Our next method of assigning expenses to determine the profitability of each provider team is to allocate the expenses based on production. Using the same allocation from dental supplies expense assignment from the first two examples, we apply the other expenses in this same manner but using production as the basis.
With this allocation, Dr. Costello is carrying the highest percentage of expenses, staff, and dental supplies, while the load has lightened substantially for Dr. Chaplain. With this profitability analysis, we can see that Dr. Abbott is again the most profitable dentist for the month, acknowledging that he and Dr. Costello may very well take turns at having the highest production in any given month. They will end up carrying a similar expense percentage for the year even though they practice differently. Our senior has a small loss and our hygienists a loss as well, but these seem to appear more even-handed and may help to focus managing of the expense side of the equation.
Dividing by production provides the best calculation so far for contribution because the differences appear to be more "fair." We're not biased against our senior because, although he is less productive, he also carries less of the practice's expense.
Looking at the loss of the hygienist team, we realize that our administrative team spends easily as many hours scheduling prophies as treatment, and our sterilization staff helps turn over hygiene rooms and perio chart as often as cleaning burs and running the autoclave.
Therefore, the expenses seem allocated appropriately, and this may motivate the owner to develop the skills of the hygienist team -- and delve more deeply into an evaluation of the individual hygienists to find success that can be trained across the rest of the team.
Our owner can also provide solid feedback to Drs. Abbott and Costello. Since these dentists work similar hours and have nice production levels, showing individual month performance alongside year-to-date will help manage the competitive spirit between our providers (and friends). At the same time, we would recommend removing the line displaying provider compensation and taxes from any evaluation shown to all dentists -- no reason to light a fire unnecessarily. In fact, looking just at the comparison between our two full-time dentists, we can see that although Dr. Abbott won the contribution contest this month, our two dentists are performing solidly.
When meeting with Dr. Costello, the owner can begin by praising his production and his contribution to the profitability of the practice, but end with the acknowledgement that because of his substantial income (which was established in our original contract), this month ended up at a loss for the corporation. During this meeting, the owner needs to be on the lookout for a sense of hopelessness and frustration from Dr. Costello following the theme of, "I just had one of my best months ever, and I'm showing a $10,878 loss? This poorly run company is making me look bad. I wonder if I worked elsewhere, would I be more appreciated!" This upset can be mitigated with the reality of the expenses (described in more detail at the end of this article) and the ongoing efforts to reduce them.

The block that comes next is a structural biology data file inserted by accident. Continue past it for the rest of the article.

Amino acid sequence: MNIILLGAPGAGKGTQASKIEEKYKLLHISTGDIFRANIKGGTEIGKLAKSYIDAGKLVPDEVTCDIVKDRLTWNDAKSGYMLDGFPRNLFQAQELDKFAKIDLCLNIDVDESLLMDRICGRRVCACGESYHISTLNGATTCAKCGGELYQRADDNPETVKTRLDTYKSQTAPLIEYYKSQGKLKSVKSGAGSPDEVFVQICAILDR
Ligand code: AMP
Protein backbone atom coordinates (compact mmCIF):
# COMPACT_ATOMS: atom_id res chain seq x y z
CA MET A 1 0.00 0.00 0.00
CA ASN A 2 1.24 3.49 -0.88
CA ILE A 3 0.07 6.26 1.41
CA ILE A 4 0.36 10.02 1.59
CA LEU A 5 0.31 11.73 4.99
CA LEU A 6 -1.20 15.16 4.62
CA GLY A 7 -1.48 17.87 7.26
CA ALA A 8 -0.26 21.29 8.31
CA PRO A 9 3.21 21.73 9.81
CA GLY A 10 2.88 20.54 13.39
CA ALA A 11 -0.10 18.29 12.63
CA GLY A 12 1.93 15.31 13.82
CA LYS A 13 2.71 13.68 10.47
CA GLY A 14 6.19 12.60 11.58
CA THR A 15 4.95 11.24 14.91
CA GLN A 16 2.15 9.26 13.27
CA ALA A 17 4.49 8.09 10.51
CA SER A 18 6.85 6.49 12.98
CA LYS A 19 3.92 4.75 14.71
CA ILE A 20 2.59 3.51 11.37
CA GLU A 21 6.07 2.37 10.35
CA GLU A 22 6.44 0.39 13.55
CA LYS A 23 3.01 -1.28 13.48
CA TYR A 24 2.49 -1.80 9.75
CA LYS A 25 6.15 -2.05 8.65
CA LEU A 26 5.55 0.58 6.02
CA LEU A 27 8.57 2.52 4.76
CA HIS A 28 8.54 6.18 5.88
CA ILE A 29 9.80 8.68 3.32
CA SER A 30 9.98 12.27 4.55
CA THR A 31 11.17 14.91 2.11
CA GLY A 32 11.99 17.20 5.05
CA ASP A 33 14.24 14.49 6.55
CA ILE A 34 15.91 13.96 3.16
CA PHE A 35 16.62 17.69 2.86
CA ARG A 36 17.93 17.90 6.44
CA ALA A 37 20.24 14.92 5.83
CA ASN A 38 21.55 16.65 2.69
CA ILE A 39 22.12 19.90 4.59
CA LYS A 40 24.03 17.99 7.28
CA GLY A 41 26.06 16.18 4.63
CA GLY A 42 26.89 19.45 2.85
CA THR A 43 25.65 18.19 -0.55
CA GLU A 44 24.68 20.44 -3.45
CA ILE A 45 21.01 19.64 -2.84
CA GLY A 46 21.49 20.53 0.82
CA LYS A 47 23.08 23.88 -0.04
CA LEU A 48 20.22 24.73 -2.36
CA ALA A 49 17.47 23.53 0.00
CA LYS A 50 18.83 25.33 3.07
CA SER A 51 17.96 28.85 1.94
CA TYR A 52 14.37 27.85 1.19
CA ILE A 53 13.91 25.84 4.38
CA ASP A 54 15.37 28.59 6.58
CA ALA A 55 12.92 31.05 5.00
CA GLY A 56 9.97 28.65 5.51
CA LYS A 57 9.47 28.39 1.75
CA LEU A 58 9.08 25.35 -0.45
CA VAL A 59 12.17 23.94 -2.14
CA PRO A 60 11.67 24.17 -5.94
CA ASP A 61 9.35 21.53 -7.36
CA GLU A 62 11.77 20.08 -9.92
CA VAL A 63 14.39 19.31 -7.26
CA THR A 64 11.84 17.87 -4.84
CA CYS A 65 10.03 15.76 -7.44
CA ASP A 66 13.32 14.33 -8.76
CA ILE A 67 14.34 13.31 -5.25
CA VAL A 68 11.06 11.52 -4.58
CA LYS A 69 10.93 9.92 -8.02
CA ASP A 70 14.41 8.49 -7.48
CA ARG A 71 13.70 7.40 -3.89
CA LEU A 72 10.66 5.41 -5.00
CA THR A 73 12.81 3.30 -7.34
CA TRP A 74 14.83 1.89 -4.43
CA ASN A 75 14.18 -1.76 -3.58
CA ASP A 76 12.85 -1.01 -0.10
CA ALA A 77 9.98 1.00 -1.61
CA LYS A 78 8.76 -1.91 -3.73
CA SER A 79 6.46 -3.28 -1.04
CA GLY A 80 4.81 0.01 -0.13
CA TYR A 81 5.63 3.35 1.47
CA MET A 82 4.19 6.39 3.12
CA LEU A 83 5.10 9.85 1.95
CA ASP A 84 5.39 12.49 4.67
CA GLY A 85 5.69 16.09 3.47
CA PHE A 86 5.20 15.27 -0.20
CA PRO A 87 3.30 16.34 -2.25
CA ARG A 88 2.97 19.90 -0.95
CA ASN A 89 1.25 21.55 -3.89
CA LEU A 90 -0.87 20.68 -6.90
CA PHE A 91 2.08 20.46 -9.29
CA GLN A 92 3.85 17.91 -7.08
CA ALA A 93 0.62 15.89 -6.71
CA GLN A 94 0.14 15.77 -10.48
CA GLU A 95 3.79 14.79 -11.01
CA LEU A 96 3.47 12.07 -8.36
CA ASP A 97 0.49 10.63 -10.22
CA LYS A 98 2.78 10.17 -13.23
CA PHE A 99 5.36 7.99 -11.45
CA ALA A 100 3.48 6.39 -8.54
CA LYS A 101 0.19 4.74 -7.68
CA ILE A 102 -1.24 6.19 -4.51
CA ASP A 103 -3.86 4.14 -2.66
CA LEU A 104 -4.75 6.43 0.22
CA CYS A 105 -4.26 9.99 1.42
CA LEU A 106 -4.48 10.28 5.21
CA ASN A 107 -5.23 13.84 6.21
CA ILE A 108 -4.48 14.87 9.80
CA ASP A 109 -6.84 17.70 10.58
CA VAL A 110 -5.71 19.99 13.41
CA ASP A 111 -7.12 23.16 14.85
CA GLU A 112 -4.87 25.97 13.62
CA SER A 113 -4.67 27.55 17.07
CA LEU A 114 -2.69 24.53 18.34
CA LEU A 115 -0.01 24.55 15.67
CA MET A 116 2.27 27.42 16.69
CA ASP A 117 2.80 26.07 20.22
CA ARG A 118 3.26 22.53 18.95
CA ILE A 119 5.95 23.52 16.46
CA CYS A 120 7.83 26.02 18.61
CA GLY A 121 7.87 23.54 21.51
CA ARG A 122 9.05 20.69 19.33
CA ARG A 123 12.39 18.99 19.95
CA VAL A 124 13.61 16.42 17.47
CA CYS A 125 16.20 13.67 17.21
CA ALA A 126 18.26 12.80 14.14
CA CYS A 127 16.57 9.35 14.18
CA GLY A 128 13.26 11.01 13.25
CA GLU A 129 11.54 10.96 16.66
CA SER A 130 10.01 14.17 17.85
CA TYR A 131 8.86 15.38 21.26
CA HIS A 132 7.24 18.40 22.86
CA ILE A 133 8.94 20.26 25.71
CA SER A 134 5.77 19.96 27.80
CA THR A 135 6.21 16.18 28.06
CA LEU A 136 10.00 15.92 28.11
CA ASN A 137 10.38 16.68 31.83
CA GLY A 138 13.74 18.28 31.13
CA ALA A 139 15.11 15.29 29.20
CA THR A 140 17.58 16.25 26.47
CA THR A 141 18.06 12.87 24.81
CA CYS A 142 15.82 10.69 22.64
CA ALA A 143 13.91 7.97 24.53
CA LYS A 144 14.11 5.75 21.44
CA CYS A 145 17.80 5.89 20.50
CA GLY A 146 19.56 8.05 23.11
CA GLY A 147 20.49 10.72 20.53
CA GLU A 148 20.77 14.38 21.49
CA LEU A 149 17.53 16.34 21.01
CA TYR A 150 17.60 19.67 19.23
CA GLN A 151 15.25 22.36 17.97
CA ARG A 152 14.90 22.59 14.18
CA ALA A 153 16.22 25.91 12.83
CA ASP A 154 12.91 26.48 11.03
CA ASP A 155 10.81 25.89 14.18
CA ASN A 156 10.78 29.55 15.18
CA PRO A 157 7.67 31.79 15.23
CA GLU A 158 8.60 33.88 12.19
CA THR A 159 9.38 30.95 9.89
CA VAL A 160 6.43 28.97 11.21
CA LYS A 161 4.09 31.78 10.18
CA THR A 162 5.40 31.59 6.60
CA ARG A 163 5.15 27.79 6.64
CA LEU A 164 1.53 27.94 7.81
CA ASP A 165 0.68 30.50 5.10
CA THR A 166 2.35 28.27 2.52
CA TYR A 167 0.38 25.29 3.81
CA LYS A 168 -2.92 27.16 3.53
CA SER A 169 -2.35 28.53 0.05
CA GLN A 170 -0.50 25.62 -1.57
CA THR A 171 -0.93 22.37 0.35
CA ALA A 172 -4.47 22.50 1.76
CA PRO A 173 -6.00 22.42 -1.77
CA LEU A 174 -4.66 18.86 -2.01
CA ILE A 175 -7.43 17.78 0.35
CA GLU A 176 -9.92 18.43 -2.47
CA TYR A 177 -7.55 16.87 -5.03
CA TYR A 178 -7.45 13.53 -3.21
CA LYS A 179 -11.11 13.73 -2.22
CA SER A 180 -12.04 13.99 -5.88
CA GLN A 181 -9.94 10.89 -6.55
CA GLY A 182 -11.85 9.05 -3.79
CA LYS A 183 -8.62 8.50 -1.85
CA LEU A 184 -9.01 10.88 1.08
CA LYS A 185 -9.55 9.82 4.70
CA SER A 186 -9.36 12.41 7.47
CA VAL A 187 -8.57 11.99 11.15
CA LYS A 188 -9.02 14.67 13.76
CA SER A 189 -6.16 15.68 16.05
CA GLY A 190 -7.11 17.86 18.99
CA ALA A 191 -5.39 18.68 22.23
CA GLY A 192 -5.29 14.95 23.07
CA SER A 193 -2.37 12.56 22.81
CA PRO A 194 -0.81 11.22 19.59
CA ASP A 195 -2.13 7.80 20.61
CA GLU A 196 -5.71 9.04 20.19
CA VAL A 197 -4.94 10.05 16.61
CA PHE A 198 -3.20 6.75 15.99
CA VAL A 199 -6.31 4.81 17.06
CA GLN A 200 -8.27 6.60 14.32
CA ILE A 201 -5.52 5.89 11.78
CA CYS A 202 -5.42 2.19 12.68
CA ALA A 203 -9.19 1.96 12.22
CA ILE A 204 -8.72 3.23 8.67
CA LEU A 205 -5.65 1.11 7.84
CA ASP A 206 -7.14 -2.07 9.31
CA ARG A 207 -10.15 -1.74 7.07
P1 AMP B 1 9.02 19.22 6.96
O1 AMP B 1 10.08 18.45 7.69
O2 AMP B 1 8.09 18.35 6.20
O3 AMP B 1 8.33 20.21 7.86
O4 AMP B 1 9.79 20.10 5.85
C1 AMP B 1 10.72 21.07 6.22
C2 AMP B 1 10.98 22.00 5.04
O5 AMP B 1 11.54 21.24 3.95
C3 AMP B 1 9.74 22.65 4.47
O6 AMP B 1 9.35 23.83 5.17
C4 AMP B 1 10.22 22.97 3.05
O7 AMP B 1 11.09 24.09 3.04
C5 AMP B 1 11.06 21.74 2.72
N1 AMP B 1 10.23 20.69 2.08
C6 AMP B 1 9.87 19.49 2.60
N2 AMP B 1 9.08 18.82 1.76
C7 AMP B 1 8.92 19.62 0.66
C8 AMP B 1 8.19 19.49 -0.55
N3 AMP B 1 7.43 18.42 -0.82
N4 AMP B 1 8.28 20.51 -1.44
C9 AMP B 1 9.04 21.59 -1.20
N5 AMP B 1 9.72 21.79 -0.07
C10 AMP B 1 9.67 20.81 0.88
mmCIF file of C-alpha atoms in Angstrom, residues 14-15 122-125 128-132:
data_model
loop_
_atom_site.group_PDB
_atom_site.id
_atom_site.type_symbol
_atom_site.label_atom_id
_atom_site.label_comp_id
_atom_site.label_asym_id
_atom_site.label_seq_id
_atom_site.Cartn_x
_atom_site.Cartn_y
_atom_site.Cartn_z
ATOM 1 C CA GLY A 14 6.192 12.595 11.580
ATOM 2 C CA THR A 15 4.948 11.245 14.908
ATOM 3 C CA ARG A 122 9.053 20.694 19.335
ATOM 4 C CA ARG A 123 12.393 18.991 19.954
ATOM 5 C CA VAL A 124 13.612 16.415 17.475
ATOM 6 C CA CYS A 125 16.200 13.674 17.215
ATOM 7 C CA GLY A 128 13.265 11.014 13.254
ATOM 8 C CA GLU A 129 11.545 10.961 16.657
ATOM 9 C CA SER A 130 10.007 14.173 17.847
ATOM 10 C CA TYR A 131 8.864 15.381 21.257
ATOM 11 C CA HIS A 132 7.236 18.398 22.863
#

One way of approaching this is to show contribution and avoid the depiction of any loss by selectively eliminating the line item, "provider compensation and payroll taxes." It is uncanny how a selective showing of the contribution of your two lead dentists results in a positive rather than negative reaction toward their consent and willingness to continue in a manner that will more ably assist the profitability of the corporation as a whole. The next table shows a selective way of handling lead dentists to make them allies of change and not adversaries.
The series concludes next week with an analysis and practical takeaways.
Thomas Climo, PhD, is a financial consultant with offices in Las Vegas and Melville, NY. He was a tenured professor of economics at a major university in England and currently handles the dental practice management/dental service organization (DPM/DSO) framework for more than a dozen solo practitioner dentists in 10 states, each with multiple facility practices. He can be reached by phone at 702-578-2757 or by email at email@example.com.
Jill Nesbitt, MBA, is a dental group practice management consultant operating from Nashville, TN, who was for more than 15 years a practice administrator for a large single-office dental group in central Ohio and now serves as the chief operating officer for a multilocation group. She can be reached by phone at 615-970-8405 or by email at firstname.lastname@example.org.
The comments and observations expressed herein do not necessarily reflect the opinions of DrBicuspid.com, nor should they be construed as an endorsement or admonishment of any particular idea, vendor, or organization.